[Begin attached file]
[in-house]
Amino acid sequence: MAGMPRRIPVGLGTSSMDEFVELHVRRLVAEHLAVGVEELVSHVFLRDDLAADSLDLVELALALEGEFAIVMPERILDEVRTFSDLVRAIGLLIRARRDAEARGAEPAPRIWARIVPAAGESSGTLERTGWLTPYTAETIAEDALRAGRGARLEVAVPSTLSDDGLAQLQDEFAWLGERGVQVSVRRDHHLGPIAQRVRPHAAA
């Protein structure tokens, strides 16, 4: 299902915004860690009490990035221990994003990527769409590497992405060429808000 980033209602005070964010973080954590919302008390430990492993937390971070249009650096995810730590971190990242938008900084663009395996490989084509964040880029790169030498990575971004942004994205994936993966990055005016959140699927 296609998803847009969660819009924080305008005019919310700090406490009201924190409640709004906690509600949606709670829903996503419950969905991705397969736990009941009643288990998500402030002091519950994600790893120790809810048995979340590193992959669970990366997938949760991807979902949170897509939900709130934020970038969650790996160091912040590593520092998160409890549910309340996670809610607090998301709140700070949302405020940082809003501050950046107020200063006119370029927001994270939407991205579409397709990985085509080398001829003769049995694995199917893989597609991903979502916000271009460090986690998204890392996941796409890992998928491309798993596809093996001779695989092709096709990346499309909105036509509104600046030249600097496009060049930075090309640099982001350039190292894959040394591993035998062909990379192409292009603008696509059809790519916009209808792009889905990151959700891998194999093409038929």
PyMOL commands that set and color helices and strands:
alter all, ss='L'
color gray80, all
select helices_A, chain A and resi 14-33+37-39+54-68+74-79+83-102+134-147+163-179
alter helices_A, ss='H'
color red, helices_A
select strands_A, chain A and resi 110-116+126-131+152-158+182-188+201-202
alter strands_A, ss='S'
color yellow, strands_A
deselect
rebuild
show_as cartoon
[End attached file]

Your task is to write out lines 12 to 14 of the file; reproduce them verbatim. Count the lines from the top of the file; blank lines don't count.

color yellow, strands_A
deselect
rebuild